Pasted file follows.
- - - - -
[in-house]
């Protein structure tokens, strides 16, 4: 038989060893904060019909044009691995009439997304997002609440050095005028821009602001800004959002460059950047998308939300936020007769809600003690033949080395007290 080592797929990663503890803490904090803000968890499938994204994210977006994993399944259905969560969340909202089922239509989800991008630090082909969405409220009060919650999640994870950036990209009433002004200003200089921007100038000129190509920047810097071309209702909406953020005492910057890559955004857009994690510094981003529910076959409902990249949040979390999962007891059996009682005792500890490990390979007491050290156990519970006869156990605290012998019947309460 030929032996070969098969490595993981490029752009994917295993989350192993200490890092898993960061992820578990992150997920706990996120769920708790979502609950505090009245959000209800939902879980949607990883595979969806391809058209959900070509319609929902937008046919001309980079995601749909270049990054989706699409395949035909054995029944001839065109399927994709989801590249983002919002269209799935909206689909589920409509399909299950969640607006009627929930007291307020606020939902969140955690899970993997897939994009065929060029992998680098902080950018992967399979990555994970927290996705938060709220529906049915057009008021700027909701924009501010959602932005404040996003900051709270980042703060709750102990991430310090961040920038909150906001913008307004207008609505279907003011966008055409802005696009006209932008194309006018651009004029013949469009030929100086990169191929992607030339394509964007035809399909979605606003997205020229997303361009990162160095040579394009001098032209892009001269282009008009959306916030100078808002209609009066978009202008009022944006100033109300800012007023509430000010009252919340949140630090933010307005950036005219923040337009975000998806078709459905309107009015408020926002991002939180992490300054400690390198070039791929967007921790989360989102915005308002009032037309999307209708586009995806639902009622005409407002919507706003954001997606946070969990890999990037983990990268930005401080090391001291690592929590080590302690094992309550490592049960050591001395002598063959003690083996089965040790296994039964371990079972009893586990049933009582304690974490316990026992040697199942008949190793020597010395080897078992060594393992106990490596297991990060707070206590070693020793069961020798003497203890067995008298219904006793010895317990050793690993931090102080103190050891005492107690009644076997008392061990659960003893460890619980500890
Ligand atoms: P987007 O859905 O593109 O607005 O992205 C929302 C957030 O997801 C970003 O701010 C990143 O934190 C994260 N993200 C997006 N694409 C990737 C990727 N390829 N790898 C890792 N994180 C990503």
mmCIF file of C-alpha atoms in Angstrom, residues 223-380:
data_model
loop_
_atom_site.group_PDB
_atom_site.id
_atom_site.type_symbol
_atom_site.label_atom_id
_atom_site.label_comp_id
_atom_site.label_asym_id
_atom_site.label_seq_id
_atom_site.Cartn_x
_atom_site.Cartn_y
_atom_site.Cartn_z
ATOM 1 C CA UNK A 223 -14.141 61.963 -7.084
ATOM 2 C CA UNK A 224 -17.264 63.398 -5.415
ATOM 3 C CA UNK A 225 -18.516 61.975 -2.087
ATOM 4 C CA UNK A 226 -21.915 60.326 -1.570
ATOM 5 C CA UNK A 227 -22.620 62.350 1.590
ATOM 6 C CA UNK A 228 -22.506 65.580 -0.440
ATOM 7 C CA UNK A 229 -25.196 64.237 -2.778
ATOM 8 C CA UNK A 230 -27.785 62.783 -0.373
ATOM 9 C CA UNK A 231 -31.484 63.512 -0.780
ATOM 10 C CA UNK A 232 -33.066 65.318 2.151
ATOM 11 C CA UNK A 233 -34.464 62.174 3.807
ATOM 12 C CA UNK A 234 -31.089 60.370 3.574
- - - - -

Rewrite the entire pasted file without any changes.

[in-house]
């Protein structure tokens, strides 16, 4: 038989060893904060019909044009691995009439997304997002609440050095005028821009602001800004959002460059950047998308939300936020007769809600003690033949080395007290 080592797929990663503890803490904090803000968890499938994204994210977006994993399944259905969560969340909202089922239509989800991008630090082909969405409220009060919650999640994870950036990209009433002004200003200089921007100038000129190509920047810097071309209702909406953020005492910057890559955004857009994690510094981003529910076959409902990249949040979390999962007891059996009682005792500890490990390979007491050290156990519970006869156990605290012998019947309460 030929032996070969098969490595993981490029752009994917295993989350192993200490890092898993960061992820578990992150997920706990996120769920708790979502609950505090009245959000209800939902879980949607990883595979969806391809058209959900070509319609929902937008046919001309980079995601749909270049990054989706699409395949035909054995029944001839065109399927994709989801590249983002919002269209799935909206689909589920409509399909299950969640607006009627929930007291307020606020939902969140955690899970993997897939994009065929060029992998680098902080950018992967399979990555994970927290996705938060709220529906049915057009008021700027909701924009501010959602932005404040996003900051709270980042703060709750102990991430310090961040920038909150906001913008307004207008609505279907003011966008055409802005696009006209932008194309006018651009004029013949469009030929100086990169191929992607030339394509964007035809399909979605606003997205020229997303361009990162160095040579394009001098032209892009001269282009008009959306916030100078808002209609009066978009202008009022944006100033109300800012007023509430000010009252919340949140630090933010307005950036005219923040337009975000998806078709459905309107009015408020926002991002939180992490300054400690390198070039791929967007921790989360989102915005308002009032037309999307209708586009995806639902009622005409407002919507706003954001997606946070969990890999990037983990990268930005401080090391001291690592929590080590302690094992309550490592049960050591001395002598063959003690083996089965040790296994039964371990079972009893586990049933009582304690974490316990026992040697199942008949190793020597010395080897078992060594393992106990490596297991990060707070206590070693020793069961020798003497203890067995008298219904006793010895317990050793690993931090102080103190050891005492107690009644076997008392061990659960003893460890619980500890
Ligand atoms: P987007 O859905 O593109 O607005 O992205 C929302 C957030 O997801 C970003 O701010 C990143 O934190 C994260 N993200 C997006 N694409 C990737 C990727 N390829 N790898 C890792 N994180 C990503």
mmCIF file of C-alpha atoms in Angstrom, residues 223-380:
data_model
loop_
_atom_site.group_PDB
_atom_site.id
_atom_site.type_symbol
_atom_site.label_atom_id
_atom_site.label_comp_id
_atom_site.label_asym_id
_atom_site.label_seq_id
_atom_site.Cartn_x
_atom_site.Cartn_y
_atom_site.Cartn_z
ATOM 1 C CA UNK A 223 -14.141 61.963 -7.084
ATOM 2 C CA UNK A 224 -17.264 63.398 -5.415
ATOM 3 C CA UNK A 225 -18.516 61.975 -2.087
ATOM 4 C CA UNK A 226 -21.915 60.326 -1.570
ATOM 5 C CA UNK A 227 -22.620 62.350 1.590
ATOM 6 C CA UNK A 228 -22.506 65.580 -0.440
ATOM 7 C CA UNK A 229 -25.196 64.237 -2.778
ATOM 8 C CA UNK A 230 -27.785 62.783 -0.373
ATOM 9 C CA UNK A 231 -31.484 63.512 -0.780
ATOM 10 C CA UNK A 232 -33.066 65.318 2.151
ATOM 11 C CA UNK A 233 -34.464 62.174 3.807
ATOM 12 C CA UNK A 234 -31.089 60.370 3.574